Sergey Brin came on stage in an obvious hurry and announced that there were "500 ways" the next thing can go wrong. The screen showed the stream of a Google Plus Hangout involving several people wearing the glasses, giving us several points of view as they jump out of a blimp a mile over San Francisco and base jumped to the roof of the convention center. Never mind the safety and regulatory concerns here. After landing on the roof somehow, they passed a Project Glass to some stunt BMXers who did jumps over the roof and handed it off to a guy that rappelled down to the entrance and another biker that brought the package to Brin on stage. The whole thing was caught on video from several angles and broadcast as a hangout. It is a surprise that they all had a working Internet connection and nobody died.
Several first-person points of view of urban base jumping filmed by Project Glass
Some developers then talked a bit about the project, which will be available a year from now. The developers present will get the first crack at it, and the price will be rather steep at $1,500. The fact that it makes you look ridiculous won’t be the only thing holding back mainstream acceptance of Geordi La Forge-style face-computers.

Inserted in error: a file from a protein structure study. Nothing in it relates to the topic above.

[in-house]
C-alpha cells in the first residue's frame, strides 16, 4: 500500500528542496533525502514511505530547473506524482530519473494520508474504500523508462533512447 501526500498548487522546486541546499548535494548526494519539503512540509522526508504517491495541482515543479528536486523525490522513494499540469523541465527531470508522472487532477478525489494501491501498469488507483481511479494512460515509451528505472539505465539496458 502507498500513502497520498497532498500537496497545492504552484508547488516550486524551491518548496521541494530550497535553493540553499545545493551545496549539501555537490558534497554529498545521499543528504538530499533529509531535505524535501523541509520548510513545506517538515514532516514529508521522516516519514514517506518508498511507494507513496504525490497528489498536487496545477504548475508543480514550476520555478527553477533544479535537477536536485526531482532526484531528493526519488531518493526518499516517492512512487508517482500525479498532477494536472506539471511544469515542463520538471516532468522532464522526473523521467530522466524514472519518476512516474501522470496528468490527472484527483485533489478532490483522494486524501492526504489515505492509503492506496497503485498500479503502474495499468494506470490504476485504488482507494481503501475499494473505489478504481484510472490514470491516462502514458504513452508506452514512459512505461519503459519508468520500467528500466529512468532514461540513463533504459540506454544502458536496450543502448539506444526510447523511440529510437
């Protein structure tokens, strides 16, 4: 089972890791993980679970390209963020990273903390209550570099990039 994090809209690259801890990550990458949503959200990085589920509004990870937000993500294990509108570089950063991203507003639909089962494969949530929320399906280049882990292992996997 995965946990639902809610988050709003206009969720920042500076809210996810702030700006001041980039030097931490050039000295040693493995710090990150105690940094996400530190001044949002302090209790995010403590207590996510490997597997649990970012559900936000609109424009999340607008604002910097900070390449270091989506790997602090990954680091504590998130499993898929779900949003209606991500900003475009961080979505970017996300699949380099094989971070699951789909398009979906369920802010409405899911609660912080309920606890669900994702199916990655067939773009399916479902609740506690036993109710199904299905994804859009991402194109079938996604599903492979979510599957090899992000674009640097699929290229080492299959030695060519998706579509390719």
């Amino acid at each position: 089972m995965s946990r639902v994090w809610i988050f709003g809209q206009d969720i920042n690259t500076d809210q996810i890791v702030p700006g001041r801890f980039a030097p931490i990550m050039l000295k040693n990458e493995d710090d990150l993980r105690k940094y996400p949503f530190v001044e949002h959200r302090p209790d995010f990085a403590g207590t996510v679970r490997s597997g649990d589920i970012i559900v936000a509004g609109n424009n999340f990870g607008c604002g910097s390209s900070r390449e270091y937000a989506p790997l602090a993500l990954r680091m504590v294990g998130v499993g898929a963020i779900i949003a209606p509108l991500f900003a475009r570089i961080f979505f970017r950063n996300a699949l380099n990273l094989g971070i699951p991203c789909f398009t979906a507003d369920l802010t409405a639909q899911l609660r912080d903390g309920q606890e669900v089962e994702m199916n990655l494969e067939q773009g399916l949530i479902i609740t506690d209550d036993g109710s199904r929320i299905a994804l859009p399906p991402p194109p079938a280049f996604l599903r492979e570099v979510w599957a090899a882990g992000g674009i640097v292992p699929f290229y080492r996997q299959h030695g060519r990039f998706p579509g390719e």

Doubling down on Google Plus
About a year after the debut of Google+ -- the Facebook (FB)-like-but-not-Facebook thing where tumbleweeds roll past the last trite status update you left in August -- Google isn't giving up on social networking.
Rather than just doubling down and taking aim at Facebook, Google is trying to carve out some sort of relevance for Google+, and it is finding it in the Hangouts function. At the conference, Google announced a new feature called Events, which add a sort of collaborative, collective functionality to events like parties.
Google is probably wise to orient Google+ as a collaboration, rather than sharing tool. Twitter and Facebook have that covered, but for making events, those are harder to work with. This ad video also positions Google+ as a collaboration tool for astronomers.
At the conference, Google claimed that there are 250 million active Google+ accounts and 150 million monthly active users, and that 50% sign in daily. Active users spend an average of 12 minutes per day looking at their streams. Do you know any of these people? Twitter claimed only 100 million active users back in October, but its certainly more, ahem, active than Google+.
Thursday, day two of the conference will focus on Chrome.